Computational protocol: Deep sequencing reveals persistence of cell-associated mumps vaccine virus in chronic encephalitis

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Protocol publication

[…] For the analysis of the brain biopsy sequencing data, we implemented the following steps. We first removed duplicate sequences that can arise from PCR amplification with an in-house script that collapses pairs of reads based on sequence identity using 90 % of the sequence as signature (20 % removed as duplicates). Half of the reads overlapped with their “mates” within pairs and we therefore merged the overlapping reads using PEAR [], taking into account both sequence match and quality scores. We performed quality control using PrinSeq [], trimming low-quality ends and removing reads that had average quality less than 15. We subsequently removed human sequences, using a quick aligner (Novoalign version V2.07.13—human reference genome GRCh37) as well as BLASTn []. We performed de novo assembly of high-quality contigs using Velvet [] (kmer = 81). Finally, we annotated the contigs and the unassembled reads against a custom protein reference database using BLASTx. Our custom protein reference database consists of viral, bacterial, human and mouse RefSeq proteins. More specifically, all known viruses in the RefSeq collection are used ftp://ftp.ncbi.nlm.nih.gov/refseq/release/viral/viral.1.protein.faa.gz, as well as all the bacteria of the human microbiome, according to ftp://ftp.ncbi.nih.gov/genomes/HUMAN_MICROBIOM/Bacteria/all.faa.tar.gz. The BLASTx results were the input of metaMix [].For the analysis of the vaccine sequencing, we first removed 15 % of the reads as duplicates and merged overlapping reads. We trimmed the reads based on base quality (q = 20) using Trim Galore! (http://www.bioinformatics.babraham.ac.uk/projects/trim_galore/). We then selected for Jeryl Lynn vaccine strain reads using BLASTn [] and a Jeryl Lynn nucleotide reference database.We performed de novo assembly with SPADeS [] followed by QUAST [] for both the vaccine and the brain sequencing data. In the latter case, we used the MuV reads as identified by metaMix []. Novoalign, Samtools [] and VarScan2 [] were used for consensus sequence generation and variant calling. We filtered variants based on quality, depth, frequency and strand bias (quality ≥30, at least 5 reads for the variant site, frequency ≥5 %, p value <0.01). The variants were annotated with SnpEff [].We compared the number of non-synonymous changes observed in each of the MuV genes to the number we would expect if the observed missense mutations were randomly distributed across the genome, correcting for the gene length. Significant deviation from the expected number of mutations was tested with the goodness-of-fit two-tailed exact binomial test. Analysis was conducted with the statistical language R (http://www.r-project.org).We estimated a maximum likelihood phylogenetic tree using RAxML [] and 64 full MuV genomes from GenBank (accessed on 20 June 2015). […]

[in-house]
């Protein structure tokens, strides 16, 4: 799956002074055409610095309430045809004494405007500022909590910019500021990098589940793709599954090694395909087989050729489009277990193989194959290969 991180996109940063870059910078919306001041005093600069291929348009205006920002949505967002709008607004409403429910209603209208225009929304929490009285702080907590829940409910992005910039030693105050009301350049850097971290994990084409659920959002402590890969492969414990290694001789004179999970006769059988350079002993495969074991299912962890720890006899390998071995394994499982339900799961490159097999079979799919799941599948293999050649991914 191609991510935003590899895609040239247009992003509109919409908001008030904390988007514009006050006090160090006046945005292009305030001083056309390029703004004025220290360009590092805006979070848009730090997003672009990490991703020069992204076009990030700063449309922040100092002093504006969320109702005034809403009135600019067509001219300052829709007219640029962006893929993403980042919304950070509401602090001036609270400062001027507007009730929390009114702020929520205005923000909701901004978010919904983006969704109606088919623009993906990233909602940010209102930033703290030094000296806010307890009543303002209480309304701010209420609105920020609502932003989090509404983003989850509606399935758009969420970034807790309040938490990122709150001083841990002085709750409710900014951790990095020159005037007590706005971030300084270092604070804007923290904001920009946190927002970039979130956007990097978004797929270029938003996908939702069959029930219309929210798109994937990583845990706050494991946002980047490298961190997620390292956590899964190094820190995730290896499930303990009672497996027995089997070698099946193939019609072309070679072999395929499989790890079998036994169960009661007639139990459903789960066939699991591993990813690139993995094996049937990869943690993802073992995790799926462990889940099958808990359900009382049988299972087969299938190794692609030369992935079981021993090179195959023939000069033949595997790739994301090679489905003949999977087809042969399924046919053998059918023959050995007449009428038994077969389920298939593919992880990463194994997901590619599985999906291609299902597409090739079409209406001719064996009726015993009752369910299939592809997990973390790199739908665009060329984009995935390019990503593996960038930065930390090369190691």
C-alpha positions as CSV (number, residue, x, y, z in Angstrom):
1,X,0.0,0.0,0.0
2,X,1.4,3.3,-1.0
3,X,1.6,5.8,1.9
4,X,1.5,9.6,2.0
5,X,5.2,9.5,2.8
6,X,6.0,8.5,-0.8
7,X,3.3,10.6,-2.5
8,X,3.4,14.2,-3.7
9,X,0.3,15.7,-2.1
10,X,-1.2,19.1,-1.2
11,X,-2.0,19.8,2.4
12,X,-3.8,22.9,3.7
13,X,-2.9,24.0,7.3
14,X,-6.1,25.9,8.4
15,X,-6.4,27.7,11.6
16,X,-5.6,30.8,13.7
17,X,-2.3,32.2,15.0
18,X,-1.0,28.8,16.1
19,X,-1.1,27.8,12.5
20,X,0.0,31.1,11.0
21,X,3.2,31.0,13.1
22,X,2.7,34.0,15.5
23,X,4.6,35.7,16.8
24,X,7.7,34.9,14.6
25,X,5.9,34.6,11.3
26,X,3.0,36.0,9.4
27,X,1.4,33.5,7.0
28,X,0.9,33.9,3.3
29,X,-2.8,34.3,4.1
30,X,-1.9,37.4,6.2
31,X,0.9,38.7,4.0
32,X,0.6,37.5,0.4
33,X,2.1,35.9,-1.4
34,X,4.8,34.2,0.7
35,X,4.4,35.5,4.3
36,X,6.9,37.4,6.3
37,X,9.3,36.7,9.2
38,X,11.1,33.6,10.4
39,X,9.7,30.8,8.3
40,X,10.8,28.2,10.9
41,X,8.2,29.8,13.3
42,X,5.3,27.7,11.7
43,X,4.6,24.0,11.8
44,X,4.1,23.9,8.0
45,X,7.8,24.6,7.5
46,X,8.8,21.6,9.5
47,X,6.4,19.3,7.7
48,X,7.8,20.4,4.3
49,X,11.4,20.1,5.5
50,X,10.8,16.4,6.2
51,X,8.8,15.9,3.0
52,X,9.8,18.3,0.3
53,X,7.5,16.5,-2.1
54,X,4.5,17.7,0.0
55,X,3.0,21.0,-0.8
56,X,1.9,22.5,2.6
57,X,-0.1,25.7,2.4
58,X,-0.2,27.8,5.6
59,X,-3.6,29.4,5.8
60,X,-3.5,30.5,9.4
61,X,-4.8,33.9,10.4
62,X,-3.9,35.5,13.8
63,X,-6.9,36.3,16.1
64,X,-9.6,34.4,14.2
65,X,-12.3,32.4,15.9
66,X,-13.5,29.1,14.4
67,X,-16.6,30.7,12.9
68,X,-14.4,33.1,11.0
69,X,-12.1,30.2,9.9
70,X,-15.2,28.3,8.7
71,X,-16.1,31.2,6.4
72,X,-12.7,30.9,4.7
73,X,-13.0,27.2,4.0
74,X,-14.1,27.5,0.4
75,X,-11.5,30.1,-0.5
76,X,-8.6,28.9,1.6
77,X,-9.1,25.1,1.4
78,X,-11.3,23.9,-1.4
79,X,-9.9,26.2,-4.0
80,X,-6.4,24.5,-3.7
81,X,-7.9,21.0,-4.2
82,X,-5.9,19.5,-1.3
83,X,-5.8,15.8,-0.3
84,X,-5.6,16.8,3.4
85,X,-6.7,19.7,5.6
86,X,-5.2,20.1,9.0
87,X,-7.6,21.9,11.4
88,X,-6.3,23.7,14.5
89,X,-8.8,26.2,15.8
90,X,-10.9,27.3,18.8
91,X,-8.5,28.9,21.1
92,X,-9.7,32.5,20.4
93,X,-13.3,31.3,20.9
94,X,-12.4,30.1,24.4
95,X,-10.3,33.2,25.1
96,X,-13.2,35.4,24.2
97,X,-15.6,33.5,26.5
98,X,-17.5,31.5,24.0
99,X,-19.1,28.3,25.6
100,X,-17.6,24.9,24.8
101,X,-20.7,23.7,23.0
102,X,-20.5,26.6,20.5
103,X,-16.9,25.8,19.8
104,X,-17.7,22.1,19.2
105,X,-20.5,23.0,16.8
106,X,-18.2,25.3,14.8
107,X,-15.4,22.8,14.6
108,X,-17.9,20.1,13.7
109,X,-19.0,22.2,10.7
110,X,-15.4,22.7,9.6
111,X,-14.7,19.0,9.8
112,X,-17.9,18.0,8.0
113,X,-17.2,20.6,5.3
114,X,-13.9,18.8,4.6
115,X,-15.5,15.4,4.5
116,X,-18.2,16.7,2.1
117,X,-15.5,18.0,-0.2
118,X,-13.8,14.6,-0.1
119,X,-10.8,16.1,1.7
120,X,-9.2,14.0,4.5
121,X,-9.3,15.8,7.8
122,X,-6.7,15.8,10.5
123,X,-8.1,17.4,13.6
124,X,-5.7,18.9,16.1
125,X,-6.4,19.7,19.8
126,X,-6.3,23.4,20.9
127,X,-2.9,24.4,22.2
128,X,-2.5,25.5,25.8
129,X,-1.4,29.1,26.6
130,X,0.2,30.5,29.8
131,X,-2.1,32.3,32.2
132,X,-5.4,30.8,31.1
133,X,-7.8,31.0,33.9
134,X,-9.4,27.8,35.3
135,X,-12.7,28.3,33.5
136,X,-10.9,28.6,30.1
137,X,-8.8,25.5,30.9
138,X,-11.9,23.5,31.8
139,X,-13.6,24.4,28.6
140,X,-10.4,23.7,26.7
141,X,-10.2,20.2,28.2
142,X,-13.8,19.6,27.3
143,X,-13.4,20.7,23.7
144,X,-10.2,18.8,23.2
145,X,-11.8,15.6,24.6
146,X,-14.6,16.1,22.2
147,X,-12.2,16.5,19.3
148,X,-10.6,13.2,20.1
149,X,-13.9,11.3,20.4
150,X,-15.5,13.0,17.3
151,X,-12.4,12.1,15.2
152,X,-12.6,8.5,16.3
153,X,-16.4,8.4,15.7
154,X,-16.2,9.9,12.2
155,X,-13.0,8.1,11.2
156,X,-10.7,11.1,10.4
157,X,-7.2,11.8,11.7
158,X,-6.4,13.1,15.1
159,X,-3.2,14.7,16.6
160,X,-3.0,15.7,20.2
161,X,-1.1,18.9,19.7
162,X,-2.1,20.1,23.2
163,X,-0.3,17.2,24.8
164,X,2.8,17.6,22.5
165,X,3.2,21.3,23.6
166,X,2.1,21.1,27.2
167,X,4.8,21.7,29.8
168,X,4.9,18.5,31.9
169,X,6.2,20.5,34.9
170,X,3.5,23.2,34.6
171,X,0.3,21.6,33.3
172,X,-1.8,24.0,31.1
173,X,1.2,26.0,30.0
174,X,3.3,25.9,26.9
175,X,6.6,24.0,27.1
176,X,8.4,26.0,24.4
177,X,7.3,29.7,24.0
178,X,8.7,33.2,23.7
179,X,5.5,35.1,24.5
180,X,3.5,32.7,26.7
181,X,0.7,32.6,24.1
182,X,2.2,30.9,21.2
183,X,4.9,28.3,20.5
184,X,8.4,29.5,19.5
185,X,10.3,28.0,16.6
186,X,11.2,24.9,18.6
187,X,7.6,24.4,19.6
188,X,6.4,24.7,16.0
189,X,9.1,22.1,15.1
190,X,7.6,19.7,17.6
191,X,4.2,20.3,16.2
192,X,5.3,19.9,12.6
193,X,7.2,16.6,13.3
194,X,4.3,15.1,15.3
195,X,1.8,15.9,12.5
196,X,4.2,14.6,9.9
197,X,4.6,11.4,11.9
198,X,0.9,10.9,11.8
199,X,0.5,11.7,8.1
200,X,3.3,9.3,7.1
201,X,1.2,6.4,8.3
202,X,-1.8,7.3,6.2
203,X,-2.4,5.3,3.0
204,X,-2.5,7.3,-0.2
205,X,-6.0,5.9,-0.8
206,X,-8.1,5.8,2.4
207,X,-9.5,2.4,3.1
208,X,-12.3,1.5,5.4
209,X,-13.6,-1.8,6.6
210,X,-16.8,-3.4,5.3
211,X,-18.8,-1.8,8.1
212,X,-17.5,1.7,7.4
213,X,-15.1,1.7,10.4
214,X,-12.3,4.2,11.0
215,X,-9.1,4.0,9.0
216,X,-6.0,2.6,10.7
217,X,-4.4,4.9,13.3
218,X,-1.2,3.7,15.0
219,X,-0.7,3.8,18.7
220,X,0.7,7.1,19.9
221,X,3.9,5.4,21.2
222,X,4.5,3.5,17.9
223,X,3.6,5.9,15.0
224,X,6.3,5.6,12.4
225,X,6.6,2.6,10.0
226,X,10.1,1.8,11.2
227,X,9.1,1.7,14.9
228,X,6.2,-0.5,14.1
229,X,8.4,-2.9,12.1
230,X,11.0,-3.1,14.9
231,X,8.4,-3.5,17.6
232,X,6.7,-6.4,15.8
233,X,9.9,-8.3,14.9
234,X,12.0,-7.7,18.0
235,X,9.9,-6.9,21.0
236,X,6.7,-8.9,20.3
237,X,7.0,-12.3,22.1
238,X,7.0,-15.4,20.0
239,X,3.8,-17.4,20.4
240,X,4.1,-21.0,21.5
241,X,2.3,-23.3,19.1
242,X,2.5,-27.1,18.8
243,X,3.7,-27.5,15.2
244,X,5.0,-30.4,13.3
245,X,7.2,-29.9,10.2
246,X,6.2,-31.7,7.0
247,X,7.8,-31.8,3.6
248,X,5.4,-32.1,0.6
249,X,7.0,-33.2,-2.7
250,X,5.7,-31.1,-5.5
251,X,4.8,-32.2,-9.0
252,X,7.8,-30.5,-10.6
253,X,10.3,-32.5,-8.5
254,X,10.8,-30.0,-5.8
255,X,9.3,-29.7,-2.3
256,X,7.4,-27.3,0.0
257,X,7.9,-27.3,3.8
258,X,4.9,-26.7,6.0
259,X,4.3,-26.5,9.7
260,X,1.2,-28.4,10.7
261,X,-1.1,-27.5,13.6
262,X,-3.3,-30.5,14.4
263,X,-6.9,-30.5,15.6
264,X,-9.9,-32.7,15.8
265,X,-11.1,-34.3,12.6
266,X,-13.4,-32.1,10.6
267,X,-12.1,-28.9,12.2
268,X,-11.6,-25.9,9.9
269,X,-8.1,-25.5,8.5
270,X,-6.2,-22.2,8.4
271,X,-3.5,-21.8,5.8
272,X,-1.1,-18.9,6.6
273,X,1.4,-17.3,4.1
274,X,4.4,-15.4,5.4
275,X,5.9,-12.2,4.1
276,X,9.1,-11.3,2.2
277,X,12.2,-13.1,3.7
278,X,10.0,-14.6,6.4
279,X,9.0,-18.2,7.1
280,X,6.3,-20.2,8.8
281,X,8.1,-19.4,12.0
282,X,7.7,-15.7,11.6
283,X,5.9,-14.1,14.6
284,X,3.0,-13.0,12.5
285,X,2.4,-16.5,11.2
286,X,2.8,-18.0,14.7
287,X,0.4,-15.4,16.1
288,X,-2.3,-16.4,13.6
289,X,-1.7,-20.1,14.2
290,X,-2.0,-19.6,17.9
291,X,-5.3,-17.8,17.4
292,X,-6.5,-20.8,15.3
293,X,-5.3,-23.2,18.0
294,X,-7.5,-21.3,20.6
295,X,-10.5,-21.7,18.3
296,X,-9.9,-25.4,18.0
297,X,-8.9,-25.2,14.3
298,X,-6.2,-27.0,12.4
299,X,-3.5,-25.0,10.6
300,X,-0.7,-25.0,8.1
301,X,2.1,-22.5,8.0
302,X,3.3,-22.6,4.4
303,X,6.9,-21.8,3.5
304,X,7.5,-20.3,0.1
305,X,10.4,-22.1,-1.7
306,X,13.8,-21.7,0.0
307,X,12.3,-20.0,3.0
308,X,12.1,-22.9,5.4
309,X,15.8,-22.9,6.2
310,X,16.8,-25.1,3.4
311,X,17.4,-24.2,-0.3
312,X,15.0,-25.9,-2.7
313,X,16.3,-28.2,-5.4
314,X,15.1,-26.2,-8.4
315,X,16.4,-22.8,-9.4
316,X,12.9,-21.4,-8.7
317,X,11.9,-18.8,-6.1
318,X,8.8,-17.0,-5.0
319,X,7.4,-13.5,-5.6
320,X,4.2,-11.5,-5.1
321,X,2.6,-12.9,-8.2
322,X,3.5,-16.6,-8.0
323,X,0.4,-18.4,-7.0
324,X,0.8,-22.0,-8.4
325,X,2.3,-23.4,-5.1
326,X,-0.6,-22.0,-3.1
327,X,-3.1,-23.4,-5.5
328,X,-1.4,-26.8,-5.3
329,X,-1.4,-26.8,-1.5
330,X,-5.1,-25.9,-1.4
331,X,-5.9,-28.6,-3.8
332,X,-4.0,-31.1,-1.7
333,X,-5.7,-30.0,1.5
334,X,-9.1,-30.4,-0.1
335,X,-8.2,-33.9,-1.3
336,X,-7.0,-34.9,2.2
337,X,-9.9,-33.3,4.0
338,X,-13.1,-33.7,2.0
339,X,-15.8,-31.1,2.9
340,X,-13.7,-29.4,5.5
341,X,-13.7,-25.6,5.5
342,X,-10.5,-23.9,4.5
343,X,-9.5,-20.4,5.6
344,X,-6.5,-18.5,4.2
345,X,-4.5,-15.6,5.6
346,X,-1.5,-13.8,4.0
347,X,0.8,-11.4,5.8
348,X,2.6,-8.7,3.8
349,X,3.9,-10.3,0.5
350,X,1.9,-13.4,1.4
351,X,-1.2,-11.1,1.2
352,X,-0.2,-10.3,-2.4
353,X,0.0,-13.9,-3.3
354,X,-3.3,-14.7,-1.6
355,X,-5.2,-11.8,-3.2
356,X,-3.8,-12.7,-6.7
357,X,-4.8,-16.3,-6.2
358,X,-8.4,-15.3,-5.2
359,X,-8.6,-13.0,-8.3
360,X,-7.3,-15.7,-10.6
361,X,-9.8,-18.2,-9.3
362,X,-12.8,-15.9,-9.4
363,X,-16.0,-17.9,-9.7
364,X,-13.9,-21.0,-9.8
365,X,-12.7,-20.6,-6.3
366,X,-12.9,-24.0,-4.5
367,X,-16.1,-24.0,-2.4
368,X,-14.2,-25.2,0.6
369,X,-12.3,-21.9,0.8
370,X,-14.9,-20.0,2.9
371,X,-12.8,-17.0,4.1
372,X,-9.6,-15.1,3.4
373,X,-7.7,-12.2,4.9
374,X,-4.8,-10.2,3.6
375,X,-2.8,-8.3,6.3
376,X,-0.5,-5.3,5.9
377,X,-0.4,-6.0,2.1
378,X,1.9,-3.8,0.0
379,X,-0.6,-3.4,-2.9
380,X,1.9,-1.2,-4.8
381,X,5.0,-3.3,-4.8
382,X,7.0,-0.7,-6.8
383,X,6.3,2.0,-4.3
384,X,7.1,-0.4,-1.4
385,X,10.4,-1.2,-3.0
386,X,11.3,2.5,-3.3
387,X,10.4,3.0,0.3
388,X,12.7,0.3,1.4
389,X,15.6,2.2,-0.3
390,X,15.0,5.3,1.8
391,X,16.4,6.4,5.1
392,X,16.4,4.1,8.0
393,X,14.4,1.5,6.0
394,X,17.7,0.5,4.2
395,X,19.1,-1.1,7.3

Pipeline specifications

Software tools PEAR, PRINSEQ, NovoAlign, BLASTN, Velvet, BLASTX, metaMix, Trim Galore!, SPAdes, QUAST, SAMtools, VarScan, SnpEff, RAxML
Applications Phylogenetics, De novo sequencing analysis
Organisms , Homo sapiens
Diseases Brain Diseases, Encephalitis, Immunologic Deficiency Syndromes, Nervous System Diseases, Rubella, Subacute Sclerosing Panencephalitis, Severe Combined Immunodeficiency